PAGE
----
5. Punch a hole in each of the top corners. Thread a jump ring through each hole, and then attach each end of a chain to the tag.

Optional Steps:

6. You can hammer the edges of the card for a more rustic, textured finish.

7. If you have a round or oval bottle, you might want to shape the tag over a bracelet mandrel so that it hangs properly. Click here DIY Stamped Metal Bar Tags to see how I did that.


8. Hang the tag on your bottle to check placement. If you like the way it hangs, you’re done! If it seems too low or is sliding down the bottle, trim the chain a bit until you’re happy with the end result. Voila!

Social Media Sites

Instagram –
Facebook –
Pinterest –
Twitter –

DIY And Tutorial Month – Fabric Button Earrings

Contributor post by Alicia from AliciasFindings

“Tutorial for Fabric Button Earrings” by Jessica Luiz-Brazil from SummerStarsMasonJars



Materials Used

Earring Posts and Backs
Glue (I use E6000 but any jewelry glue will work)
Button Kit (I bought mine at Joann Fabrics this includes the button fronts and backs, the circle template, the rubber holder and the button back push. I like the 3/4 inch ones but they have larger and smaller sizes)


Tutorial Directions

Step by Step tutorial Fabric Button Earrings

Center the fabric that you want shown on your earring in the center of the circle template.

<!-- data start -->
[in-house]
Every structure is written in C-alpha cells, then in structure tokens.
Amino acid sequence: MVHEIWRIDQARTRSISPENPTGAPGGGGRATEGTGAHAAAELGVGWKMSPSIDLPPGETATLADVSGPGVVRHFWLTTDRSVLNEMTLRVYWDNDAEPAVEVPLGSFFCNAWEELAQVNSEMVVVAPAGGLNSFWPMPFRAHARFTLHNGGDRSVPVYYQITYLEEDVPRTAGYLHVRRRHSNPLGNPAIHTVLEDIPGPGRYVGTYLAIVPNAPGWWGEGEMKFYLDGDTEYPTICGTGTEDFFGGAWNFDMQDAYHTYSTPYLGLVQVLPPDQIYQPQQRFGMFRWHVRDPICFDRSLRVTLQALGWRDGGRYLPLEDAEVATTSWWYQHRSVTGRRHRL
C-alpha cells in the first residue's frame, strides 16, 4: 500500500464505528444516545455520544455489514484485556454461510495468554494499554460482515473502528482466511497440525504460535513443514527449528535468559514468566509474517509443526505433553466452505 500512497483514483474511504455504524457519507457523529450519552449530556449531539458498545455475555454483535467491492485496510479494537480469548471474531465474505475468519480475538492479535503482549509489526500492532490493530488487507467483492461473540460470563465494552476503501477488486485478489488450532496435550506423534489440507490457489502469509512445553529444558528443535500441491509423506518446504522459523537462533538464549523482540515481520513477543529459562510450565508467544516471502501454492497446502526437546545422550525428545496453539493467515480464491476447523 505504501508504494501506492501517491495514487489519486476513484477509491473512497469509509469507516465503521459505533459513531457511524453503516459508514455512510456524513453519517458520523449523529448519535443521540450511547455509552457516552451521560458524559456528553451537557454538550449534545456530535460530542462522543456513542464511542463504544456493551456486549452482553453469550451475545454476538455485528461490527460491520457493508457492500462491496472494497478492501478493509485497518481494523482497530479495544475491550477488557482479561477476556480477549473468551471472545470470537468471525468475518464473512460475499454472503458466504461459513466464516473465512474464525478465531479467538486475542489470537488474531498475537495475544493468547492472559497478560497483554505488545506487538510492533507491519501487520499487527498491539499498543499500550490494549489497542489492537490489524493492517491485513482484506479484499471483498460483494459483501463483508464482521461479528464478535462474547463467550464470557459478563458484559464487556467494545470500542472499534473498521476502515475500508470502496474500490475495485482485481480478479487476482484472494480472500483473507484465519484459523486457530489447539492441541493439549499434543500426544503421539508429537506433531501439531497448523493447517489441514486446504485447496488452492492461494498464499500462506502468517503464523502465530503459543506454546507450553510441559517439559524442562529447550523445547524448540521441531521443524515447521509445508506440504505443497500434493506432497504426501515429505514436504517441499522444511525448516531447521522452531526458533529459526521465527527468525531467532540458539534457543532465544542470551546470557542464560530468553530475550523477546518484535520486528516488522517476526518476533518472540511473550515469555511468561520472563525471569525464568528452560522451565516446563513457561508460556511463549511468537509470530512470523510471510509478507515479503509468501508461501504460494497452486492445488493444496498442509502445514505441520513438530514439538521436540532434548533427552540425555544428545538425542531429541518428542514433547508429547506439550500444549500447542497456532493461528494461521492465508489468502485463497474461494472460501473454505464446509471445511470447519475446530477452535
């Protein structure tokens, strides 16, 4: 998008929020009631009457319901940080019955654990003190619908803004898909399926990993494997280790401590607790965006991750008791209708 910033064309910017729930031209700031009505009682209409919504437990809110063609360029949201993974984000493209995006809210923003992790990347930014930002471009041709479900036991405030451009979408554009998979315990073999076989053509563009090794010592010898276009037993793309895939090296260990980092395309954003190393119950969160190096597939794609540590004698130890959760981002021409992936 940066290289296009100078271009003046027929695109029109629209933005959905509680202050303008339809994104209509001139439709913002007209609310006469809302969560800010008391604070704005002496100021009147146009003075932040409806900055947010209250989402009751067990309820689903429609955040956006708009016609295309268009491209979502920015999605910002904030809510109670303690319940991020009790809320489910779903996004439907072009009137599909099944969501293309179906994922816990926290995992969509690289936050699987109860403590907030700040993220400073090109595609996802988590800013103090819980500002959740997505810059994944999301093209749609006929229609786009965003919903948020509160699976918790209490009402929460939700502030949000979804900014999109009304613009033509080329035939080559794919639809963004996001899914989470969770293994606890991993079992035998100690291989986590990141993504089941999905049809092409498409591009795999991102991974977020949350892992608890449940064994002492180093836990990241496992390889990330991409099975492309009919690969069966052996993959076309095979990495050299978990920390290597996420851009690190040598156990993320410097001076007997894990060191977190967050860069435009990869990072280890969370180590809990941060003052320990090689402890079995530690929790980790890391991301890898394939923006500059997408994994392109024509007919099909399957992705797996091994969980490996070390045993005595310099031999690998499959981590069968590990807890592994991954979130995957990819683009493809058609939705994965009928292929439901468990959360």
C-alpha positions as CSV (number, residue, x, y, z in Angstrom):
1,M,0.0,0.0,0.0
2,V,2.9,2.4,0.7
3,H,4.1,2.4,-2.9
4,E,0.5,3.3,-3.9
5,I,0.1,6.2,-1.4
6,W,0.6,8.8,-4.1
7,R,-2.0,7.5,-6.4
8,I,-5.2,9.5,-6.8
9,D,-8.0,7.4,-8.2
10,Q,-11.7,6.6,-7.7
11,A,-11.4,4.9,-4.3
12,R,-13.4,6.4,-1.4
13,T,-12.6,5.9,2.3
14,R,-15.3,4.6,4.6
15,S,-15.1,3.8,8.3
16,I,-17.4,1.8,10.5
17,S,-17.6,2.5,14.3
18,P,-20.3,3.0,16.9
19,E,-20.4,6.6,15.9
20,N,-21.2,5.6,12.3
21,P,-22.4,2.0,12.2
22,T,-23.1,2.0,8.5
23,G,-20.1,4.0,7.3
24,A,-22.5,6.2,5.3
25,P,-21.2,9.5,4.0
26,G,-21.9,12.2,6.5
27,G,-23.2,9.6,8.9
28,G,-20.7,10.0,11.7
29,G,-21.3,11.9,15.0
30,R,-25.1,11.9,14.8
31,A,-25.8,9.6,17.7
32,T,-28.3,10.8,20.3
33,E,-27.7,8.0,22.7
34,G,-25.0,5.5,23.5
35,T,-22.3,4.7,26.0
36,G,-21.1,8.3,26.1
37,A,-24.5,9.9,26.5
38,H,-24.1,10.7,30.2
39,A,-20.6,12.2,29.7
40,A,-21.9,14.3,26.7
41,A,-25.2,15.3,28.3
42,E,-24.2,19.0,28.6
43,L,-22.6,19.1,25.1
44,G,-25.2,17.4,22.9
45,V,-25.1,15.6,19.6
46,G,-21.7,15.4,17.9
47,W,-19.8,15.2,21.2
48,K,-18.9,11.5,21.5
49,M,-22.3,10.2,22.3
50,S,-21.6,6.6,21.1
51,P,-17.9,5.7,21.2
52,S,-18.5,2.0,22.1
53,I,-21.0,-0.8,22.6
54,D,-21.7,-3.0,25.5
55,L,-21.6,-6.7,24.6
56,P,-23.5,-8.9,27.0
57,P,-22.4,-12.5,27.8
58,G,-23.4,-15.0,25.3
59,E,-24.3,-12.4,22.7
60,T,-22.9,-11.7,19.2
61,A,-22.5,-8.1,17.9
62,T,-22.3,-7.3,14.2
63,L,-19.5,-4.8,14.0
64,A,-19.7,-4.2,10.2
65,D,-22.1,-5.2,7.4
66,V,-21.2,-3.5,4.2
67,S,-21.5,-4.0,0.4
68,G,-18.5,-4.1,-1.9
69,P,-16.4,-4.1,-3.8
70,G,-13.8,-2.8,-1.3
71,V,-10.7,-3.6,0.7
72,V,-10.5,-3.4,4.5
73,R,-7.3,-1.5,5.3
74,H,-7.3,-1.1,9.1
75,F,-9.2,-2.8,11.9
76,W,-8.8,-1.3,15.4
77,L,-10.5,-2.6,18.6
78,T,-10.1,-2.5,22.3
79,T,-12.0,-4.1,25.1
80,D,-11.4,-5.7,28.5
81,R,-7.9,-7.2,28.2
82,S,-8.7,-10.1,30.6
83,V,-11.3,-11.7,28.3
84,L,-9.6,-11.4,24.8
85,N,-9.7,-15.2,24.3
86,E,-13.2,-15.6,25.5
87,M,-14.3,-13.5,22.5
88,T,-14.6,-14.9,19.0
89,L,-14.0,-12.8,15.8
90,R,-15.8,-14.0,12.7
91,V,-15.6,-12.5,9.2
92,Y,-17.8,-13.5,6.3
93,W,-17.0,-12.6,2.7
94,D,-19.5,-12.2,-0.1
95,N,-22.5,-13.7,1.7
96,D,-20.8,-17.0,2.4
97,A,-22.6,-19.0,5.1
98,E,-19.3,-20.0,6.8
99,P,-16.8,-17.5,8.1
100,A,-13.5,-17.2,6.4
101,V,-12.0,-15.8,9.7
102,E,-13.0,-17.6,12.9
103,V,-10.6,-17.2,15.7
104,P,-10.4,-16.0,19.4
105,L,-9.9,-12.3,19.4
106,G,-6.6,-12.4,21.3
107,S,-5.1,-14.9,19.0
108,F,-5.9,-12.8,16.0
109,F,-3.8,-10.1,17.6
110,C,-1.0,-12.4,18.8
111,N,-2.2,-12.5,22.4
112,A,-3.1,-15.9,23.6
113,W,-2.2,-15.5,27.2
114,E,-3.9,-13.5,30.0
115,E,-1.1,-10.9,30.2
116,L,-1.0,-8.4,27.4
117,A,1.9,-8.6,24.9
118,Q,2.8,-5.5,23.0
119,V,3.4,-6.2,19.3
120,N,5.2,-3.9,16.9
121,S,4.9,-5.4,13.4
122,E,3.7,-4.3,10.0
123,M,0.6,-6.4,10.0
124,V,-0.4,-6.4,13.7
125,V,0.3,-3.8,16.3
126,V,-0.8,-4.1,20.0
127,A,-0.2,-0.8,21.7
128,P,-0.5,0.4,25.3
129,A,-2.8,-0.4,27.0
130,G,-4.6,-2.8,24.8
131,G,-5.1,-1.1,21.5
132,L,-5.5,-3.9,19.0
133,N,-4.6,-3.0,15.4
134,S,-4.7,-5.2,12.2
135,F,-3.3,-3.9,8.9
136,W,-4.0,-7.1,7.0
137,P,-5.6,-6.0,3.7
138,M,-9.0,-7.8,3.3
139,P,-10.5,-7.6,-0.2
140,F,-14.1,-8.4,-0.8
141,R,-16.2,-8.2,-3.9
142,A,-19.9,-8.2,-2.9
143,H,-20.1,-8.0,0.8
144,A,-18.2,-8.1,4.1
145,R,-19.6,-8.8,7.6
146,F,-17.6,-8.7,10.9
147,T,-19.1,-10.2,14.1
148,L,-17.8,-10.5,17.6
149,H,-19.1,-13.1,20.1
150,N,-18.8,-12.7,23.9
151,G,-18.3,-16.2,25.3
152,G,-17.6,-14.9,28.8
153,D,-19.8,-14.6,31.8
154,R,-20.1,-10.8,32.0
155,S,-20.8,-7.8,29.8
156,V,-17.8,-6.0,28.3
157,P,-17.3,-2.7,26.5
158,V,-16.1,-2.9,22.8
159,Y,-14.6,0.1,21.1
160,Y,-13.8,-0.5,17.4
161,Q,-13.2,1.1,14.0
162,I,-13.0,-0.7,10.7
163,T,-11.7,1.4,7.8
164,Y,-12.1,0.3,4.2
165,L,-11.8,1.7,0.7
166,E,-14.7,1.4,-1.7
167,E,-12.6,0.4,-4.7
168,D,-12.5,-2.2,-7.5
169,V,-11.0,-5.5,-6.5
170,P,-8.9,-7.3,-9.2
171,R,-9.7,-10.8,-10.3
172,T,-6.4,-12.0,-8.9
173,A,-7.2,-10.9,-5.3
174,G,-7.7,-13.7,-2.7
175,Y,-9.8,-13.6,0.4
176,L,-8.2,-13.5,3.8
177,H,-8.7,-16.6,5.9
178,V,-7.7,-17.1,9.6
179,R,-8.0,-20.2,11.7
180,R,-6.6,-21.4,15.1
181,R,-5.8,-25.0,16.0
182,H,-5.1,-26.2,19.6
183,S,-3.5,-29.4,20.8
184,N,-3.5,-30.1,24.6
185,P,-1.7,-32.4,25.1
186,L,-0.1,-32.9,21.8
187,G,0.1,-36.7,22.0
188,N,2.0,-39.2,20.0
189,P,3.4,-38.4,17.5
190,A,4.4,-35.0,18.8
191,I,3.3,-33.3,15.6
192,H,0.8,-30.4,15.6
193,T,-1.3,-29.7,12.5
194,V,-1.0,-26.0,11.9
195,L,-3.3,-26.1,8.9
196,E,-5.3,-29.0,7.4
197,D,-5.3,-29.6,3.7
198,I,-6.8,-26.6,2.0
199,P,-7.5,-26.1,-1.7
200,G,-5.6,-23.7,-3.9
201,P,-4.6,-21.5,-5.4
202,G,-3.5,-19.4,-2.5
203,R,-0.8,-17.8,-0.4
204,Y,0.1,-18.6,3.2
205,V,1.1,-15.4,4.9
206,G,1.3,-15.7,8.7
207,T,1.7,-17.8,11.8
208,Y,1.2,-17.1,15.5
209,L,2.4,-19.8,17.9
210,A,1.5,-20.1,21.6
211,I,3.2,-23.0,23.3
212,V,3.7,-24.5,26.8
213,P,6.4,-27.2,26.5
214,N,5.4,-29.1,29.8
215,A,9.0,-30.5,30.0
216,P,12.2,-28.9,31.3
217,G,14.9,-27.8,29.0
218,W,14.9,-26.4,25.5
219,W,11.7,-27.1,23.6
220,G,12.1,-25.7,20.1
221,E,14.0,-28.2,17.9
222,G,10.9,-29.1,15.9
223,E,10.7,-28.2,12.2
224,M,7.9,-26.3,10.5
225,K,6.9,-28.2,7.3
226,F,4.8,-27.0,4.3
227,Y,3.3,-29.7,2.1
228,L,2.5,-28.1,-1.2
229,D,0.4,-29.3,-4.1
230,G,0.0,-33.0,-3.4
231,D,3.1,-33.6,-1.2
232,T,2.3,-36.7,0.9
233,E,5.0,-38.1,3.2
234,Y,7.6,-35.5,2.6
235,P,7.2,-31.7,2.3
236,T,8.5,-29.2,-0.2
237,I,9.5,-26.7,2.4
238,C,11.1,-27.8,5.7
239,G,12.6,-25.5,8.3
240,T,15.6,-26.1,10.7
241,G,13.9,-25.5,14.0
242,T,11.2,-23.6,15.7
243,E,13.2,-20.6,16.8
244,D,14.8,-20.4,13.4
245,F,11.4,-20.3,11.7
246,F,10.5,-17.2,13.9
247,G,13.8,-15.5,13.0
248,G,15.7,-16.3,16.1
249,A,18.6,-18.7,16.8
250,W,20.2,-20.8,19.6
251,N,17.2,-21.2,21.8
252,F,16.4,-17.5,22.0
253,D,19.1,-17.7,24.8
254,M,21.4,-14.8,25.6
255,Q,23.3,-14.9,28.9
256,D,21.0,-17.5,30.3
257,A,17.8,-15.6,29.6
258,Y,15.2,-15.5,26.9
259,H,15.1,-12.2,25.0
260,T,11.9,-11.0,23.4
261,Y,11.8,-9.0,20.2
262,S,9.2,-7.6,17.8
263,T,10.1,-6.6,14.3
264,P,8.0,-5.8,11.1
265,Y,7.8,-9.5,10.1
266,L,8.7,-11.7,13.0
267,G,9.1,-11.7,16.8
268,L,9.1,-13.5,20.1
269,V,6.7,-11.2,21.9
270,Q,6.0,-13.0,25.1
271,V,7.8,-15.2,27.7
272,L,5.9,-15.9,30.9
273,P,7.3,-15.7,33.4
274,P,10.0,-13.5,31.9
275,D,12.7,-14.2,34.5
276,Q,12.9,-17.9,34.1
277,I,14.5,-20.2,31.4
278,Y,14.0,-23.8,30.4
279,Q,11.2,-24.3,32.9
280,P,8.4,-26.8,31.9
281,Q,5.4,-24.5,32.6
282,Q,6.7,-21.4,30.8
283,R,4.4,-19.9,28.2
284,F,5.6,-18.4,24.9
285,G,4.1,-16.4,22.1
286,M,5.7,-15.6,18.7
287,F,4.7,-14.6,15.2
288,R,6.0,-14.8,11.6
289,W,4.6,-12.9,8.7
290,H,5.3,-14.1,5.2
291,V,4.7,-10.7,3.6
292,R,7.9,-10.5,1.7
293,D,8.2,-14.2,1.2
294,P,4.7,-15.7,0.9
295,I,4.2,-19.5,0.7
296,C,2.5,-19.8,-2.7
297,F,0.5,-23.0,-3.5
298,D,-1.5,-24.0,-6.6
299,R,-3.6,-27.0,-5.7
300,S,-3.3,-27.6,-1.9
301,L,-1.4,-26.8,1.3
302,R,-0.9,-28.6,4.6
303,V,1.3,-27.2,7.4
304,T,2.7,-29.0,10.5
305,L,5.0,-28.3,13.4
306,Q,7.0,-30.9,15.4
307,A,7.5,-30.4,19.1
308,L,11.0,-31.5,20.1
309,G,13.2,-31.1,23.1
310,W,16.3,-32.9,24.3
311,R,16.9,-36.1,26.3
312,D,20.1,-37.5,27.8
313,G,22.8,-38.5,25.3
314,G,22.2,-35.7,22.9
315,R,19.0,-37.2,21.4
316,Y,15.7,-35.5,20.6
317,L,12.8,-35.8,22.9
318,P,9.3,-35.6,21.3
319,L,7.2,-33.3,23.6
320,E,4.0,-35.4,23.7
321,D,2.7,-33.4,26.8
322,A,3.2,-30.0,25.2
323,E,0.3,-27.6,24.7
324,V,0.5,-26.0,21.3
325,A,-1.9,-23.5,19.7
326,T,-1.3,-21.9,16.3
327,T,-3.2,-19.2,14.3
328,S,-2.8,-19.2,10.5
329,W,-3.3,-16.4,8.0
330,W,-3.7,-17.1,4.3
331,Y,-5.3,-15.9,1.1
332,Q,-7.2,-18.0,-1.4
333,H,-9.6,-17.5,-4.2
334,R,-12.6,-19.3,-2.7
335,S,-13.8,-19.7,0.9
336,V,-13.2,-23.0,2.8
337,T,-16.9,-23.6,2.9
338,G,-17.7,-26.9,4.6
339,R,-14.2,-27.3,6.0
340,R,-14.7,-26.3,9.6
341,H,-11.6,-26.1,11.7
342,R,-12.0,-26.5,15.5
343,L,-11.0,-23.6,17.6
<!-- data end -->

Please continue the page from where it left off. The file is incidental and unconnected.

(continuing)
Cut out two circles from the fabric.


Grab your fabric and the button top. Put the button front in the middle of the fabric and grab the rubber holder.


Push the fabric with the button top into the rubber holder.


Tuck all the fabric into the holder.


Place the button back onto the tucked fabric in the rubber holder.


Push the button back into the button with the push, you should feel it pop in.


Pop your button out and repeat on the second one.


Grab the glue and the earring posts. Glue them on and let them dry.


If your button package comes with the button backs with the loop on them to sew onto clothing just pop it off with pliers or cut with wire cutters.. your earring posts will cover the holes that it makes.


I usually leave mine to dry for a few hours but it will depend on the glue that you use.



Voila! You’ve got yourself a new pair of earrings!


Social media sites:

CIJ Blog – DIY And Tutorial Month

Contributor post by Alicia from AliciasFindings

March is National Craft Month! The Christmas in July team thought it would be fun to celebrate by promoting DIY items and Tutorials on the #EtsyCIJ blog!

We want to showcase your DIY and Tutorials, so please send them to us here.

Sue and Misty from shabbyshopgirls says DIY Crafts, such as knitting, sewing, embroidery and needlepoint are fantastic ways to create something homemade. We love this embroidery craft kit called “Sweet Treats”. It comes with everything in it needed to make this picture and, when finished, it can be a pillow or picture! Crafts are fun and can be very therapeutic!

Sweet Treats Needlepoint Craft Kit

Annie from DesignedbyAnneliese said this a snail mail set which includes a blank card and plenty of bits and pieces to decorate with! It is Easter themed with Easter being at the end of March. I am sure a friend would love to receive your own handmade card in the mail!

Easter Snail Mail DIY Kit

These are just a sample of what our team members have in terms of DIY and the Tutorials will be coming soon!

Here are the Tutorials!

Re – Purposed Jelly Jar

Recycled Bird Water Feeder

Fairy Door

Stamped Metal Bar Tags

Fabric Button Earrings